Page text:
No matter how hard well-intended law enforcement officers may try to remain within the rules, human nature invites mistakes, oversights, and in some cases, intentional malice. The best criminal defense lawyers know the law, all the law. That means that when a procedural requirement is violated, when a defendant’s constitutional rights are not observed, when evidence is collected improperly, or unreliably, or any number of other mishaps occur, the best lawyers pounce on the opportunity and actively file pretrial motions to vigorously litigate every issue in a prosecutor’s case before trial. 


More often than not, this kind of aggressive motion practice produces useful exculpatory information, damaging admissions by police, and favorable rulings by the pretrial hearing judge. Sometimes, the result is the outright dismissal of the charges before trial. In other cases, the prosecutor loses confidence in their ability to win a conviction at trial, causing them to offer a very favorable compromised plea to dispose of the case. 


Trial by Jury or by Judge 


Finally, every client accused of a crime has the right to a trial either before a jury or before a judge sitting without a jury. The trial provides a long list of guaranteed opportunities, including the right to confront and cross-examine prosecution witnesses, the right to compel defense witnesses to testify for the client, and the right to be presumed innocent throughout the trial. The client has the privilege against self-incrimination, meaning they do not have to testify, and the jury may not consider their choosing not to testify against them. They also have the absolute right to testify in their own defense if they decide to. And, of course, they have the right to the assistance of effective legal counsel and the right to appeal any incorrect ruling or an unjust verdict.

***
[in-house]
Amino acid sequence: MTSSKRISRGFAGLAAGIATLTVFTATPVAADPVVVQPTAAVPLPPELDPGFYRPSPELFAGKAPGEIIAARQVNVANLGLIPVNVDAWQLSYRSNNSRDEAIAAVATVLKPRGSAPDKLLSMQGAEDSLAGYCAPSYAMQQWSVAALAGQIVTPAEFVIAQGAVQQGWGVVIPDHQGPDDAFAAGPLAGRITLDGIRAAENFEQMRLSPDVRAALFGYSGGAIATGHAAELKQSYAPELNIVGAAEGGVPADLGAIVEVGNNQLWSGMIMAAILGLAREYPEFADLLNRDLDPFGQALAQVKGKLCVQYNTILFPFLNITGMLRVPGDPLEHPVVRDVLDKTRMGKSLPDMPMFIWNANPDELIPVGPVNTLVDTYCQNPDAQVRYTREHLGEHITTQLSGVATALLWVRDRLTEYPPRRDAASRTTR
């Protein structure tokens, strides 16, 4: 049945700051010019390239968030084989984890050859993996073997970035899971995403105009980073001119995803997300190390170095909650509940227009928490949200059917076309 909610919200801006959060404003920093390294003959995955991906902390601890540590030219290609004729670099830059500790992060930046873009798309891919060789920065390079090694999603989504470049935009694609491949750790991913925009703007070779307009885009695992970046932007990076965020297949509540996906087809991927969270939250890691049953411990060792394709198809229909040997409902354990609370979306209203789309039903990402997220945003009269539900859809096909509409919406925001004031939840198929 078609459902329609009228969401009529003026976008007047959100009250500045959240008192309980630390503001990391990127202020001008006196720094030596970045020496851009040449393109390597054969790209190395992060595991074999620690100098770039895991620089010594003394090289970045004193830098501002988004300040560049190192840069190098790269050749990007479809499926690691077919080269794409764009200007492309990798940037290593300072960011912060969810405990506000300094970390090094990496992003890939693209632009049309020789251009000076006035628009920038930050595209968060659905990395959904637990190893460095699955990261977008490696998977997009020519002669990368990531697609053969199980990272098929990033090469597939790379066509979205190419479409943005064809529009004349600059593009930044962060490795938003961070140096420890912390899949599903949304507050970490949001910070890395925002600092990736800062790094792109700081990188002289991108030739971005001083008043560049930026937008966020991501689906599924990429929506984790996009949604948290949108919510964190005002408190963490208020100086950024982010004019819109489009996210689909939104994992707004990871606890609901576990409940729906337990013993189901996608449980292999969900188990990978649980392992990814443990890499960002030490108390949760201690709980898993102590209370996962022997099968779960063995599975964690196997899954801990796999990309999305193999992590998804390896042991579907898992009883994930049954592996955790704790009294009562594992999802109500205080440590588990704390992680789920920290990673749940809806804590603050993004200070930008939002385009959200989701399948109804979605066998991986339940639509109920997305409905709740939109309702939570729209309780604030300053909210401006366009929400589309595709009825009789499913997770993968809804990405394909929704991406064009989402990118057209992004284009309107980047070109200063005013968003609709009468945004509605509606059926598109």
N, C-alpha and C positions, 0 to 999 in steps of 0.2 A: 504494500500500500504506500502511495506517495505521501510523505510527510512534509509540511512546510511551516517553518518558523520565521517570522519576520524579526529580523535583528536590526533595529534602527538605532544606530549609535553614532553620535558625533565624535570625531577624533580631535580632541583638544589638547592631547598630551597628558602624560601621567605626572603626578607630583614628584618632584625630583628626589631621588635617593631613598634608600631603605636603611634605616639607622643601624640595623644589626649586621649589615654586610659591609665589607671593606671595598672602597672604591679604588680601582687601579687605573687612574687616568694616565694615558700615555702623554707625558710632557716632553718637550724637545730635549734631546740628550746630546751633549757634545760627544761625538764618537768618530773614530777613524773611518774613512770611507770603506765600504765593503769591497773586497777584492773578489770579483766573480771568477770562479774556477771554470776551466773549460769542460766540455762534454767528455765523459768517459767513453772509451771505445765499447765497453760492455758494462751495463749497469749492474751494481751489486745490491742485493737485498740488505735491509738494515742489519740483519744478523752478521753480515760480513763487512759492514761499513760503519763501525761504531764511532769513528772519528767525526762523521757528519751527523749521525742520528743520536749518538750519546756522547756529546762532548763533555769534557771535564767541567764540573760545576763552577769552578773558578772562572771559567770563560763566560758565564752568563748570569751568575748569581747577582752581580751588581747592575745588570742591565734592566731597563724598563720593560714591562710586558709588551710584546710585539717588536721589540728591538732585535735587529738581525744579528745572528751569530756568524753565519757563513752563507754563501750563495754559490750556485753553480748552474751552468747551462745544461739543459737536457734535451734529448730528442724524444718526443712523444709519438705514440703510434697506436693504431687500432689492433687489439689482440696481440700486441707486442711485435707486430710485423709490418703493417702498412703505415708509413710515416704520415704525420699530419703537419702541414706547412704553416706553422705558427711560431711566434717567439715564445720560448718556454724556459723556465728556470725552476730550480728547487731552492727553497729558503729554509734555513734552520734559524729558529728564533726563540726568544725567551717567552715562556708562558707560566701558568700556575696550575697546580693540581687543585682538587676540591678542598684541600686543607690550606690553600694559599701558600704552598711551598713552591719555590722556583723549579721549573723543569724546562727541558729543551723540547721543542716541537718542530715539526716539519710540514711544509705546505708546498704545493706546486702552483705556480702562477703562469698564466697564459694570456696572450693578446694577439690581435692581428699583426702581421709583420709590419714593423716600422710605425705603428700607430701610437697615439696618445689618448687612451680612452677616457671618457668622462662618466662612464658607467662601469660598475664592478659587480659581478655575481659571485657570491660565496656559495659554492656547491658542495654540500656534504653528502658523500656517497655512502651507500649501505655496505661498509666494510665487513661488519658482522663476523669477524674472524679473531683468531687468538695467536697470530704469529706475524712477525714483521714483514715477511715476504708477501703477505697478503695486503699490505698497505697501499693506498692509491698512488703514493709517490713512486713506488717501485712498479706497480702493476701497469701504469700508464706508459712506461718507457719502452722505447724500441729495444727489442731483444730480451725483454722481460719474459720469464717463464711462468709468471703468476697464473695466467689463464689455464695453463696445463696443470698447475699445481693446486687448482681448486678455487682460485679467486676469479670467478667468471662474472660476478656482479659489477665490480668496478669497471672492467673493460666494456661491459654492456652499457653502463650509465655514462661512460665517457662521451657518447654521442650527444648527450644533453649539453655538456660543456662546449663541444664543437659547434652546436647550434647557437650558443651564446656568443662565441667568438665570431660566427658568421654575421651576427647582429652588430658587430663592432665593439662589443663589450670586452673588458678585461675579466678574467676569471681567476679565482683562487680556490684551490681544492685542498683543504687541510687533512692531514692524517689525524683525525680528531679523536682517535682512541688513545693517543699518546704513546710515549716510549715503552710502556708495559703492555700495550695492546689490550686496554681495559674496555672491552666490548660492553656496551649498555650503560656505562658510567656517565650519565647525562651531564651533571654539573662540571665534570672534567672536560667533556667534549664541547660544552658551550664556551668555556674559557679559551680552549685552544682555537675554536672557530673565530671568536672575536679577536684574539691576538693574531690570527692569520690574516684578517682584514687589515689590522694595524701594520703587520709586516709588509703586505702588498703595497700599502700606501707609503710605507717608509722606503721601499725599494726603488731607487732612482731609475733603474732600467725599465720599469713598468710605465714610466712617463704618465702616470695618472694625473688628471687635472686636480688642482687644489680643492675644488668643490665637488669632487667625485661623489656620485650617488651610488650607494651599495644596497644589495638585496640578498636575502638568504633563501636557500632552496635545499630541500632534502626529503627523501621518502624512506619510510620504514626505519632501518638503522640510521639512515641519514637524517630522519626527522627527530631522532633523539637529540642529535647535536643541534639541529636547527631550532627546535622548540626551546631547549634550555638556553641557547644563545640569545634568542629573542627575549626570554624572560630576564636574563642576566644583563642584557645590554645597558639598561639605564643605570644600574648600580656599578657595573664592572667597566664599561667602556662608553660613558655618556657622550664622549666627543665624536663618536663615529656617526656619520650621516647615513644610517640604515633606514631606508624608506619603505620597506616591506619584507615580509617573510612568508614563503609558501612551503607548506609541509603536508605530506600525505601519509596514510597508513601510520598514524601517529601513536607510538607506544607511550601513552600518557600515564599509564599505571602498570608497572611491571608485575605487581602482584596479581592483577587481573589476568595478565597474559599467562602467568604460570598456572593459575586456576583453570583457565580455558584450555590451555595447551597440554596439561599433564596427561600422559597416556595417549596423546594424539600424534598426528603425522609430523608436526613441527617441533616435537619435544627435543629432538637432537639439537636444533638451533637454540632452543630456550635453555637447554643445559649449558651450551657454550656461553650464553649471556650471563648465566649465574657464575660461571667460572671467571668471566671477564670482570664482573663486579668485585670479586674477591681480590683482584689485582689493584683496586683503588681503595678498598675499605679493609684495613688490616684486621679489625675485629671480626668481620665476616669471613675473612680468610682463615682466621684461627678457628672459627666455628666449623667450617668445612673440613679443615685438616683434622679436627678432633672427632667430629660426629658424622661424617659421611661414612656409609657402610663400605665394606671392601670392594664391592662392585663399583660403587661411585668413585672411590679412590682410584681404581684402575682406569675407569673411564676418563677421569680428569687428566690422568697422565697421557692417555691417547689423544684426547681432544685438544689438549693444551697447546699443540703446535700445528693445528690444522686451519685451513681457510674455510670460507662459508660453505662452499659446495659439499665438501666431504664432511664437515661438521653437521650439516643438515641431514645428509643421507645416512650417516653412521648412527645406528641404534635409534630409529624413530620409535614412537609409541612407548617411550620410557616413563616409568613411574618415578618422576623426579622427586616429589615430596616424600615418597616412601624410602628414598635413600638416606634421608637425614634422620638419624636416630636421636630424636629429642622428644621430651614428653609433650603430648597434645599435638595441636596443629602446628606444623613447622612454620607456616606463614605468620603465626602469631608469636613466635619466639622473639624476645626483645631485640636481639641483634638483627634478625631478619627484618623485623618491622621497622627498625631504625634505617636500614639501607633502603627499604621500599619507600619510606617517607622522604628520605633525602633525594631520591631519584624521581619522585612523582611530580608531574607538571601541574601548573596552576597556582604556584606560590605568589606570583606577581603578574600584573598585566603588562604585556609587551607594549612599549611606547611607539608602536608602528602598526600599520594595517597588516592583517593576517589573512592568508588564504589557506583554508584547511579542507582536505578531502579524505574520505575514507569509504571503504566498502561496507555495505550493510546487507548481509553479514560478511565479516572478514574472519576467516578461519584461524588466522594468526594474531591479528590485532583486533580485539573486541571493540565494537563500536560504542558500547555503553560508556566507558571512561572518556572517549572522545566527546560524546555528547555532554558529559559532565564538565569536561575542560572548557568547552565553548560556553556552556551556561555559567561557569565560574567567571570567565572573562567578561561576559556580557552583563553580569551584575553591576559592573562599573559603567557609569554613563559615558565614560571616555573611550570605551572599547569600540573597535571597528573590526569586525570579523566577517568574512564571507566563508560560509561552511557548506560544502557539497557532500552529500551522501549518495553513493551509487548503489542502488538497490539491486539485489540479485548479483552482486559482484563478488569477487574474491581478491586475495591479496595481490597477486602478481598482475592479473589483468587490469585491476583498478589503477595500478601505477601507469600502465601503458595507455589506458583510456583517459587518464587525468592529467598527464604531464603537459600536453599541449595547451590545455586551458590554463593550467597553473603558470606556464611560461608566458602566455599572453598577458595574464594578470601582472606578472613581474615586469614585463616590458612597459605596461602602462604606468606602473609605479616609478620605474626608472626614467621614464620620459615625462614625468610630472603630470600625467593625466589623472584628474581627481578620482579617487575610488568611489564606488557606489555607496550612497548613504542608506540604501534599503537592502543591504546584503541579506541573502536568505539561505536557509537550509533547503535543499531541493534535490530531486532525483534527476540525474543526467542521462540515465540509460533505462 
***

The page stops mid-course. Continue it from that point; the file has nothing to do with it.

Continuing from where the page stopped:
But trials are risky. No one knows how a trial will end; not guilty, guilty, mixed verdict, hung jury, or mistrial. Expert criminal defense lawyers with years of trial experience and finely honed courtroom skills offer their client’s the best possible chance of success at trial. And only wise and caring defense counsel would usually encourage a client to take a case to trial.  


Some clients insist they will accept nothing less than an acquittal at trial because they are innocent. Other clients may opt for a trial because the prosecutor’s pretrial plea offer was outrageously unfair. Every single client’s case is different.  



Florida Criminal Defense  


If you have been accused of a crime in Florida, you can trust our experienced criminal defense lawyers at Stechschulte Nell to fight on your behalf. We are on your side, always. Call 813-280-1244 for a case review today.  

To learn more about how we can help

Contact us Today